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Mini Oral session: Haematological malignancies

209MO - Impact of CMV reactivation on survival and relapse following allogeneic stem cell transplantation for de novo myeloid sarcoma


04 Dec 2022


Mini Oral session: Haematological malignancies


Cell-Based Therapy;  Survivorship

Tumour Site



Benjamin McCormick


Annals of Oncology (2022) 33 (suppl_9): S1515-S1520. 10.1016/annonc/annonc1127


B.J. McCormick1, J.J. Kuhlman1, Z. Abdel Rahman2, V. Roy3, J. Foran3, T. Badar3, M. Iqbal3, S. Ailawadhi3, M.A. Kharfan-Dabaja3, H.S. Murthy3

Author affiliations

  • 1 Internal Medicine, Mayo Clinic, 32224 - Jacksonville/US
  • 2 Hematology/oncology, MD Anderson Cancer Center, 77030 - Houston/US
  • 3 Hematology/oncology, Mayo Clinic, 32224 - Jacksonville/US


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Abstract 209MO


Cytomegalovirus reactivation (CMV-R) following allogenic hematopoietic stem cell transplantation (allo-HCT) is a common complication with conflicting clinical impact. Prior studies have linked CMV-R to increased mortality after allo-HCT; however, prior studies linked CMV-R to decreased risk of relapse. We present survival outcomes related to CMV-R in 37 patients with de novo myeloid sarcoma (MS) treated with allo-HCT.


In this retrospective study, we analyzed medical records of adult patients with de novo MS who received allo-HCT at Mayo Clinic between 1996 and 2021. Survival outcomes were analyzed using Kaplan-Meier and Cox-proportional hazard models for univariate and multivariate analysis, respectively. CMV was identified via quantitative polymerase chain reaction in serum samples with reactivation defined as >500 CMV copies/mL.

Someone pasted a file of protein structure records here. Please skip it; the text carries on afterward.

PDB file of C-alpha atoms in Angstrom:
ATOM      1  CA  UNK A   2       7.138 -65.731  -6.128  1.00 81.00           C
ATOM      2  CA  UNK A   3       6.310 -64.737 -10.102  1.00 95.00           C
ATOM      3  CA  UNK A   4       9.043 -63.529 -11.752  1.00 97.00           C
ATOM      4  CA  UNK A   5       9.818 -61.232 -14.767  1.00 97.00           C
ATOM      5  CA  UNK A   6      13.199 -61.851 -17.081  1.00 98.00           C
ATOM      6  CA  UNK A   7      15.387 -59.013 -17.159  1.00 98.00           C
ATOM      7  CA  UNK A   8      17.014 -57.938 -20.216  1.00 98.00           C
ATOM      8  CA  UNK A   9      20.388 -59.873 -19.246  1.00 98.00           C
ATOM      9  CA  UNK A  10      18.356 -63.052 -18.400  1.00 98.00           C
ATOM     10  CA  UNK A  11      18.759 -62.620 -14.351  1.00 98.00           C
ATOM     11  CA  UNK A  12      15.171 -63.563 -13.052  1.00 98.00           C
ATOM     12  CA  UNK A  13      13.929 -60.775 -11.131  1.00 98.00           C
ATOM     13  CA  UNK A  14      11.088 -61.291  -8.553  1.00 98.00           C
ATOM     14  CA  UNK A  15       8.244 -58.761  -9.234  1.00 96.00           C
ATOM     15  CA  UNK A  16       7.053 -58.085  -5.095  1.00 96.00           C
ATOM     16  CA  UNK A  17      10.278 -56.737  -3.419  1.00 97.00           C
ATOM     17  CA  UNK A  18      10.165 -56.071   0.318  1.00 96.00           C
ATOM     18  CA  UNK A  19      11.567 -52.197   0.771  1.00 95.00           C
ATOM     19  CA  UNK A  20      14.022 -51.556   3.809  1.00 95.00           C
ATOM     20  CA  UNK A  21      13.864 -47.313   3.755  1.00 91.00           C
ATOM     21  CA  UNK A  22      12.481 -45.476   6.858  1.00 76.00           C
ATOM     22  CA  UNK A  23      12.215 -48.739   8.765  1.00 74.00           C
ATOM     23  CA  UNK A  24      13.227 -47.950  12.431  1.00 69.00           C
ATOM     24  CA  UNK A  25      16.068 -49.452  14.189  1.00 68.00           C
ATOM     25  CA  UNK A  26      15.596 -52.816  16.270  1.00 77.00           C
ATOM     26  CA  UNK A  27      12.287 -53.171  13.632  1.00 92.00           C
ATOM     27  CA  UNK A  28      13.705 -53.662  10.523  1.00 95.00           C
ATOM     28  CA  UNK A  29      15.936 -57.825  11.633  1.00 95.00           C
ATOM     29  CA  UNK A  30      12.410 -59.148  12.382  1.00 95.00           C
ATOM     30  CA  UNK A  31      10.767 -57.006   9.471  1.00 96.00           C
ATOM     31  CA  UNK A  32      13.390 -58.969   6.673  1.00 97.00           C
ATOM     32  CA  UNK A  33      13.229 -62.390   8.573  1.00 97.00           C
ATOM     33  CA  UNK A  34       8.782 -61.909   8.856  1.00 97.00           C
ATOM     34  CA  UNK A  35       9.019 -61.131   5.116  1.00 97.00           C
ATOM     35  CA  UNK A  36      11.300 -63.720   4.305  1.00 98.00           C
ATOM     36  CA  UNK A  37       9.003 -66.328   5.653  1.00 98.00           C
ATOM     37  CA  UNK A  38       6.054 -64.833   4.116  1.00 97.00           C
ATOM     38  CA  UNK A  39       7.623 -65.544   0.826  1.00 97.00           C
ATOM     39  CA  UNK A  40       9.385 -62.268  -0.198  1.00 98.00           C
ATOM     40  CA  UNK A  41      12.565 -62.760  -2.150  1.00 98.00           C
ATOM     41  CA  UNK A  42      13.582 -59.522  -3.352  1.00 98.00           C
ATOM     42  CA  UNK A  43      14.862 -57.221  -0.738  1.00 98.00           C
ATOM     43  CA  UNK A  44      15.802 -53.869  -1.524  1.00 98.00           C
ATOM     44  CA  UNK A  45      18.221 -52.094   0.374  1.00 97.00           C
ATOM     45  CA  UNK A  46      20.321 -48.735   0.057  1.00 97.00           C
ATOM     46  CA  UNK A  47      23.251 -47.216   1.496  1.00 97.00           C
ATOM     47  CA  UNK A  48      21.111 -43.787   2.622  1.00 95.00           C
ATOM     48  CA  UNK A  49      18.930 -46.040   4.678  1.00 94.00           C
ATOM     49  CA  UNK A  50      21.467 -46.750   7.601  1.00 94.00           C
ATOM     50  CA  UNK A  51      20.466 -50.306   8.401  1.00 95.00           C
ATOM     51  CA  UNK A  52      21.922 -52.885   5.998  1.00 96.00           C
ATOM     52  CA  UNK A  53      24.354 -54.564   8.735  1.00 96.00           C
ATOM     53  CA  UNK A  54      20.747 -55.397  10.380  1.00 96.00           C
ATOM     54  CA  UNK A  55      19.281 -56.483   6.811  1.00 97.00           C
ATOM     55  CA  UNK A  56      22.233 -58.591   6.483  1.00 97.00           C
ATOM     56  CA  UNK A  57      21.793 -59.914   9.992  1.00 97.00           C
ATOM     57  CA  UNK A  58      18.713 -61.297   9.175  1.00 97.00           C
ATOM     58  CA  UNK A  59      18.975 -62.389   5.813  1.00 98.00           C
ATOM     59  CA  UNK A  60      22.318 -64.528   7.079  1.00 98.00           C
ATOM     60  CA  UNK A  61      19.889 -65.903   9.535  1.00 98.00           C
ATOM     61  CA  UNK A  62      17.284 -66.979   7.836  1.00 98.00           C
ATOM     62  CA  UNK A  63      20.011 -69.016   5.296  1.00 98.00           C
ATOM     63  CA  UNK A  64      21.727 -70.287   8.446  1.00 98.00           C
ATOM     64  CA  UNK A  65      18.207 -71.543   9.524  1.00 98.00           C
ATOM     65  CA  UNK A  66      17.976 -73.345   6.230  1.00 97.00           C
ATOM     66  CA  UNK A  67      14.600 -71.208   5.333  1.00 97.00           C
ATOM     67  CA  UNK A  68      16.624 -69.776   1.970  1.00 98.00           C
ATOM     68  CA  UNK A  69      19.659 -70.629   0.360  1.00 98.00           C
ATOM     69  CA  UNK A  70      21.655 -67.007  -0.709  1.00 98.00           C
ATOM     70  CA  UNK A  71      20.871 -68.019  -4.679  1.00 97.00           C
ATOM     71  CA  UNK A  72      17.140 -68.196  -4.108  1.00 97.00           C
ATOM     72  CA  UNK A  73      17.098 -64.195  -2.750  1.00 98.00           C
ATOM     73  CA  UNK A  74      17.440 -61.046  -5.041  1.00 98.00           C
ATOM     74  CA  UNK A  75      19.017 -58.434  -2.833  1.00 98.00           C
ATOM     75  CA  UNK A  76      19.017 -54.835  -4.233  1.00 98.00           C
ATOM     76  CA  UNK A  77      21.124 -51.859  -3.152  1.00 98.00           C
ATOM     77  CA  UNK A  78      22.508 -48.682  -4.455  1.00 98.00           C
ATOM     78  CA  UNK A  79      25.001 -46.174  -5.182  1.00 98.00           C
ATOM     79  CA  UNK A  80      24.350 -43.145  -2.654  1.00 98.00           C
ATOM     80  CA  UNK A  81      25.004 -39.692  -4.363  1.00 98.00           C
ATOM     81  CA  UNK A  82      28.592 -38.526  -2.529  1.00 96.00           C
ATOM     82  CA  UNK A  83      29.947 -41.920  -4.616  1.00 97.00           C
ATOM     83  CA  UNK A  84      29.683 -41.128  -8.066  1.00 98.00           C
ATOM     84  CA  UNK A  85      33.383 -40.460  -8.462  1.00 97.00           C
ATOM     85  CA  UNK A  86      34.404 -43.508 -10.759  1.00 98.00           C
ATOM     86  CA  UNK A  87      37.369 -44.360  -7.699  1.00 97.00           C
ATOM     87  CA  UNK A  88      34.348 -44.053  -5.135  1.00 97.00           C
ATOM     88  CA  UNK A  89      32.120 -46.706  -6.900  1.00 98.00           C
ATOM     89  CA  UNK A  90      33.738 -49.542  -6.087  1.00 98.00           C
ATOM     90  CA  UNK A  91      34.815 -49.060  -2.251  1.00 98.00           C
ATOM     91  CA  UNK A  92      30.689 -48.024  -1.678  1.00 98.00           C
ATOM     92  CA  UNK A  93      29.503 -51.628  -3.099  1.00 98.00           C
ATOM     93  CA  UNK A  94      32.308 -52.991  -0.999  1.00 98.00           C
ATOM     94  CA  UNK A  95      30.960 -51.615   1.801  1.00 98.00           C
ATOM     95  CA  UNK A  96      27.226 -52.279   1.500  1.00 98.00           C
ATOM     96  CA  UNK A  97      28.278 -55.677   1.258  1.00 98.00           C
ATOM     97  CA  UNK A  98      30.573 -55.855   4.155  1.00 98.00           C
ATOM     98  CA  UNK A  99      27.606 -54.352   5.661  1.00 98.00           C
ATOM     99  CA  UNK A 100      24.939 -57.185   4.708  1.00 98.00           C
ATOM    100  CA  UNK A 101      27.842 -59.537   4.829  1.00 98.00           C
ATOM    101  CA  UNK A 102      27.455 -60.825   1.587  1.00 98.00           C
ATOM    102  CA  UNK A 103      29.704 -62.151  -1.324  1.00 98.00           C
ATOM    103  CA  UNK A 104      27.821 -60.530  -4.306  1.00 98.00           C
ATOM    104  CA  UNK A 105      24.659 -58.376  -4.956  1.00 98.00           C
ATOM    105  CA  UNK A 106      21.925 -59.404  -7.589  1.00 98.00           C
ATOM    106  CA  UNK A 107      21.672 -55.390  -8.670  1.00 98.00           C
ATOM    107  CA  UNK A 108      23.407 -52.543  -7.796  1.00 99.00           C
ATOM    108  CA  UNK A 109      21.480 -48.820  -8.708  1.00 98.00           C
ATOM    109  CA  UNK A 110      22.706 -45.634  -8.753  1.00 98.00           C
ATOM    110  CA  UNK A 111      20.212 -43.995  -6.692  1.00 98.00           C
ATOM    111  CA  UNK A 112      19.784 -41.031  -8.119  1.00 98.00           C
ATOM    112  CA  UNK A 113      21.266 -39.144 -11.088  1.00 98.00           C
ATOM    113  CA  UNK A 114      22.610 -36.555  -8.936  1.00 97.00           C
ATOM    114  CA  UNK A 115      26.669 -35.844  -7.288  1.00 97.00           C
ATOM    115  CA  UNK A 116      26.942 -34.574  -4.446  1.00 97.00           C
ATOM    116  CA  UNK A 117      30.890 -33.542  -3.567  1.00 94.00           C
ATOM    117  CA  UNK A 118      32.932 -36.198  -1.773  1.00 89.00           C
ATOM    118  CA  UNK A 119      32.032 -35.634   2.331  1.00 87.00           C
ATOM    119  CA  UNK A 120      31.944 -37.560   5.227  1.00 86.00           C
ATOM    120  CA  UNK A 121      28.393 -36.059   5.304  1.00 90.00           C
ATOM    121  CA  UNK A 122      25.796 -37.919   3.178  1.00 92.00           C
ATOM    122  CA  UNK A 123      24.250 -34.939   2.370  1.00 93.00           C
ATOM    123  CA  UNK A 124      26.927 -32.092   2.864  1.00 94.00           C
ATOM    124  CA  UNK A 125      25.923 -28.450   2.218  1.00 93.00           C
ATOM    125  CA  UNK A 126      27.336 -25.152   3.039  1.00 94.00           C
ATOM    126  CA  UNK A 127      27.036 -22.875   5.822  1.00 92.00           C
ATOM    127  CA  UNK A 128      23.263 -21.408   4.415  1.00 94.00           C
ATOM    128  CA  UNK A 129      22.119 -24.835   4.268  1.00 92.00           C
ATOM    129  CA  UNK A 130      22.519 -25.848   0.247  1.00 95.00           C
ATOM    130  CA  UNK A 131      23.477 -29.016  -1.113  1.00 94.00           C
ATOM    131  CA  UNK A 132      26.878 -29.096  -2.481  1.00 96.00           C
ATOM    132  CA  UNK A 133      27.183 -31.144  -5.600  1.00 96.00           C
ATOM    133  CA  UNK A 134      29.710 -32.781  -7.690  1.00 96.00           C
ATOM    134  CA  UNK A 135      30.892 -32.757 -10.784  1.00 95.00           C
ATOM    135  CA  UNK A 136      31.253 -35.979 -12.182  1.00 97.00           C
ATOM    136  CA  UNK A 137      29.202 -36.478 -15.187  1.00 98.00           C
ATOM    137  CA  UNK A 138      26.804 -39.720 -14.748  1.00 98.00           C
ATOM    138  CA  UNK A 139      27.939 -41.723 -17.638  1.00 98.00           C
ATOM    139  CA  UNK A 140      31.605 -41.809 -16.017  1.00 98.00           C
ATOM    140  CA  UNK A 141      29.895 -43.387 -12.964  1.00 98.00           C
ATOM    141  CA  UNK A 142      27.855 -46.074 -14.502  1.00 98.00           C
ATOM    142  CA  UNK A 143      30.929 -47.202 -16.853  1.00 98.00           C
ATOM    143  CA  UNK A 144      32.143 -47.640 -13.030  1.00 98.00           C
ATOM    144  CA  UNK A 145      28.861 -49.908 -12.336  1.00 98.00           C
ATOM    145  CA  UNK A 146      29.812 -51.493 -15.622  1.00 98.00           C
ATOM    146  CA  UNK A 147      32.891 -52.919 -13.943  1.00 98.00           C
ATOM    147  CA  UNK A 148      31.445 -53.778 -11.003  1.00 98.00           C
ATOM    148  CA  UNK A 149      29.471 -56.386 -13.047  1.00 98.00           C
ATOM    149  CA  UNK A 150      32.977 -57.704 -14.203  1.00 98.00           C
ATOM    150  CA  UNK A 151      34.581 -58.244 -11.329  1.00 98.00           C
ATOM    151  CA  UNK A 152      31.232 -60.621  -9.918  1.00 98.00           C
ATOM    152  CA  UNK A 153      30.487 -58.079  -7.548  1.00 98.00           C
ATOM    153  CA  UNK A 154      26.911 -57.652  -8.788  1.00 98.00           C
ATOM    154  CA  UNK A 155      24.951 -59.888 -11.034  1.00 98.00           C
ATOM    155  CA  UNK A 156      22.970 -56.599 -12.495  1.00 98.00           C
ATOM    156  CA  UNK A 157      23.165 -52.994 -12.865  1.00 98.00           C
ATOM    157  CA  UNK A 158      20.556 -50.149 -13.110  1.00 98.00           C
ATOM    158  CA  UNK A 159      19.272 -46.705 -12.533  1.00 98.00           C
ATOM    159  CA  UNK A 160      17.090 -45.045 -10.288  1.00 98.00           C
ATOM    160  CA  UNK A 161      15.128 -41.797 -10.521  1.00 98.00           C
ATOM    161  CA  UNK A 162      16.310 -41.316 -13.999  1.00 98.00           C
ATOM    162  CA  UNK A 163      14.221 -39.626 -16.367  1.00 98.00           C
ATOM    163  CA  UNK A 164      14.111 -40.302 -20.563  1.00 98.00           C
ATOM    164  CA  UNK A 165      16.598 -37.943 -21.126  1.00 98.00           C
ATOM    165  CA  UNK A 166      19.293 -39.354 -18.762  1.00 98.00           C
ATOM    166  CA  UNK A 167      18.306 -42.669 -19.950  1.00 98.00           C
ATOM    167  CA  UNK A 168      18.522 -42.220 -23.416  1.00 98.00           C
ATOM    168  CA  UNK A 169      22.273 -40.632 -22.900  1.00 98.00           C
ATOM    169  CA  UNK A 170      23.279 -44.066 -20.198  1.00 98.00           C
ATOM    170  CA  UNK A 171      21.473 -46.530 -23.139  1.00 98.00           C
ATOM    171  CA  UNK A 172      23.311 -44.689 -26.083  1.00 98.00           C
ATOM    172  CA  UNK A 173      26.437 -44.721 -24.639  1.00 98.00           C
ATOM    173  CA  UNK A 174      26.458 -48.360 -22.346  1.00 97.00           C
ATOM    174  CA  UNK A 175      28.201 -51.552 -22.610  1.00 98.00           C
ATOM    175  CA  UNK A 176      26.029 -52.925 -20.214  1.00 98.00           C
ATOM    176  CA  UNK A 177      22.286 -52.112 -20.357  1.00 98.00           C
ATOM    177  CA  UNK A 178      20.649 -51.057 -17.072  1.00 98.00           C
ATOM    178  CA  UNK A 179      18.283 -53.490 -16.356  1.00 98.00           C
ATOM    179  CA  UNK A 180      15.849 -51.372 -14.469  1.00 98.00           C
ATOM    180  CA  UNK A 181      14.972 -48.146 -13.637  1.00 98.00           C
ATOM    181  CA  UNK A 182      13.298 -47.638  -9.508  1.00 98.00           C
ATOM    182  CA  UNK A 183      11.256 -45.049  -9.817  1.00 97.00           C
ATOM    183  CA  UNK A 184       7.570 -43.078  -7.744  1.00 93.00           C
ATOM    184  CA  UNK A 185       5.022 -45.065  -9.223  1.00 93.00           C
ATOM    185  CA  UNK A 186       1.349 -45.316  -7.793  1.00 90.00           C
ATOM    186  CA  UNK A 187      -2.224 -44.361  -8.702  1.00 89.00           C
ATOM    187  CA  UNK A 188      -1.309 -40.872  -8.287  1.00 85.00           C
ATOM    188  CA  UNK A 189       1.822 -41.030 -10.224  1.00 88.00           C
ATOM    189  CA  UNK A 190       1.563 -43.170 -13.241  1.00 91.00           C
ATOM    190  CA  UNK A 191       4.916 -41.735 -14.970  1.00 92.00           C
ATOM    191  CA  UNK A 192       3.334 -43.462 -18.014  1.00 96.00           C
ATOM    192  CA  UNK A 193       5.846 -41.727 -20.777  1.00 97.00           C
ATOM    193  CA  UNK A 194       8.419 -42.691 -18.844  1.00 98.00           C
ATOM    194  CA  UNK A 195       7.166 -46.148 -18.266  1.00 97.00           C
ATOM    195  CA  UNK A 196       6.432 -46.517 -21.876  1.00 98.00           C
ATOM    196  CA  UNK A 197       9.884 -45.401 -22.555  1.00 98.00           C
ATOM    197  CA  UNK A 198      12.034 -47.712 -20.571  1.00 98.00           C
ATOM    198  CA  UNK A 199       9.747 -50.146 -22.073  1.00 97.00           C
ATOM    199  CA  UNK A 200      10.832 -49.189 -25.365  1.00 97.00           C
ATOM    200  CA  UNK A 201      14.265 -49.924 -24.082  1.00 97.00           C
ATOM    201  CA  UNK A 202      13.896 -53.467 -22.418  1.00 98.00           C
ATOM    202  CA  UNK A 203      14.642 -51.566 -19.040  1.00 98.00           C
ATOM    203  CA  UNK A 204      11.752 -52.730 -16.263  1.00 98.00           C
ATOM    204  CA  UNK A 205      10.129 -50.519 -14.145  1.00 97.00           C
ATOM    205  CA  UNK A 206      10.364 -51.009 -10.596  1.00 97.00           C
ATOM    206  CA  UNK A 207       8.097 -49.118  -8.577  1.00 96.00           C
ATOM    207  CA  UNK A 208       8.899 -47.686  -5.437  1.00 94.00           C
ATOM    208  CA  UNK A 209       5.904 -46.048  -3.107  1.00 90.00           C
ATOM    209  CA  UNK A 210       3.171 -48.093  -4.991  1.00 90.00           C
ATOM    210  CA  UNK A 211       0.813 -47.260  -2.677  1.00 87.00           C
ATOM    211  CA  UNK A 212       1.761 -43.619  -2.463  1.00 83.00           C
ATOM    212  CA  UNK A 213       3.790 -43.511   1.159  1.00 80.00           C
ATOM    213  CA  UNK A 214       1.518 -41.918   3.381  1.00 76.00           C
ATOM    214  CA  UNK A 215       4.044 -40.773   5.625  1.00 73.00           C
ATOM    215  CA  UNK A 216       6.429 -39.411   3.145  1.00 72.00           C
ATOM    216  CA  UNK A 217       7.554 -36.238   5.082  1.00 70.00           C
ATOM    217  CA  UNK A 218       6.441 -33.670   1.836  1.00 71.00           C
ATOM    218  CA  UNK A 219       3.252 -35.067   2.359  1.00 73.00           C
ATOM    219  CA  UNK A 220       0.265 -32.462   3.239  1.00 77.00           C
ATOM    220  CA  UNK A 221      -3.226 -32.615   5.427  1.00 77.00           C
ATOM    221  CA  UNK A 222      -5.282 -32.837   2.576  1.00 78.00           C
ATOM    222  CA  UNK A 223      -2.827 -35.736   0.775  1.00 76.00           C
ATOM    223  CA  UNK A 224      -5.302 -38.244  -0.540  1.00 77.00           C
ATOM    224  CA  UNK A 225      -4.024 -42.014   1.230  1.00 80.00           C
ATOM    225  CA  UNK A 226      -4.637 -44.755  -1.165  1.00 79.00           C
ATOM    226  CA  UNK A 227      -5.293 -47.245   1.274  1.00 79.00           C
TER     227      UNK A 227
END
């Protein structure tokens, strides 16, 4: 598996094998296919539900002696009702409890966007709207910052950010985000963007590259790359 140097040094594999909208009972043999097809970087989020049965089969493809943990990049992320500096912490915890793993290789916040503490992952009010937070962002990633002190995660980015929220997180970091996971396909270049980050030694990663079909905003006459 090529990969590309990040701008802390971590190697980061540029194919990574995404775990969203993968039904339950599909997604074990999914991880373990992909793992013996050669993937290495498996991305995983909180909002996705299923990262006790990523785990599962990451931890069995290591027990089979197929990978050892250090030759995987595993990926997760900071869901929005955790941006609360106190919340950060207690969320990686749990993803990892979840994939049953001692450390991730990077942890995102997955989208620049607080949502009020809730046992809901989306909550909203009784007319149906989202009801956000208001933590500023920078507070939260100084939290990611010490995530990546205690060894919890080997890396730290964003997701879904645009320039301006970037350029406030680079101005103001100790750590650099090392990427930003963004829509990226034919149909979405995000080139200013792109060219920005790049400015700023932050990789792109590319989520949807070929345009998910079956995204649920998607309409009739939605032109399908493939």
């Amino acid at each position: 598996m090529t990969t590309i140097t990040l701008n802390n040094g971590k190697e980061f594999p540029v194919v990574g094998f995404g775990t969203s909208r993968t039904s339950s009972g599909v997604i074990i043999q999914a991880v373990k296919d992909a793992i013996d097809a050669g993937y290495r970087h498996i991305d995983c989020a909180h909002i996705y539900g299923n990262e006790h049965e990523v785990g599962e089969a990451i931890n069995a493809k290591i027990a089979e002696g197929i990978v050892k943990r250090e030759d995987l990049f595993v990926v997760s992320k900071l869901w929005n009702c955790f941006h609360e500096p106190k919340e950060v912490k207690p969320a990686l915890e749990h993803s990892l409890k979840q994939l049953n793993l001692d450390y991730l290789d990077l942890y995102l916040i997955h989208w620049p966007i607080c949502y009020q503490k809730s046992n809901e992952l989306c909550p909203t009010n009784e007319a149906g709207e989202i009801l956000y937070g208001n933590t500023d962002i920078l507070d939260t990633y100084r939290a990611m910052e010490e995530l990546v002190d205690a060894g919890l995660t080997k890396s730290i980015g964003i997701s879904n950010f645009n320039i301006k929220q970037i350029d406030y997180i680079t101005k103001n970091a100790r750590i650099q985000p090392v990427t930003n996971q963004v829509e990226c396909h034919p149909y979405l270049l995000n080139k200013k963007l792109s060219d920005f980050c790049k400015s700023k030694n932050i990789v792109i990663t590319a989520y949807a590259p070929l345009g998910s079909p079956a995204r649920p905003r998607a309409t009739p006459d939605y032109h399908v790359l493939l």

We identified 37 patients at Mayo Clinic who received allo-HCT for de novo MS. Isolated MS (iMS) without bone marrow involvement was observed in 38% patients, whereas 62% presented with synchronous MS (sMS) with bone marrow involvement. CMV-R occured in 39% previously CMV seropositive patients after allo-HCT, including 2 patients with iMS and 7 with sMS. Across all patients, median overall survival (mOS) was significantly lower at 13.7 months in patients with CMV-R versus 36.3 months without CMV-R (p=0.03). CMV-R was associated with increased mortality when adjusted for age and genomic risk stratification [HR 2.5; 95% CI: 1.05-6.17 (p=0.04)]. In sMS, CMV-R was associated with lower mOS at 13.7 months versus 36.3 months without CMV-R (p=0.03). Immunosuppression regimen did not impact incidence of CMV-R. The relapse rate after allo-HCT was 33% in patients with CMV-R versus 37% without CMV-R (p=1.0).


De novo MS is a rare form of AML with limited evidence to guide therapies. Given that many centers use CMV serostatus to guide donor selection, we sought to characterize the impact of CMV-R in allo-HCT in MS. In sMS, CMV-R was associated with decreased mOS by almost two years. CMV-R in iMS did not impact survival, although limited by small sample size. Effective CMV prophylaxis following allo-HCT can reduce mortality and improve survival outcomes in MS.

Clinical trial identification

Editorial acknowledgement

Legal entity responsible for the study

Mayo Clinic.


Has not received any funding.


All authors have declared no conflicts of interest.

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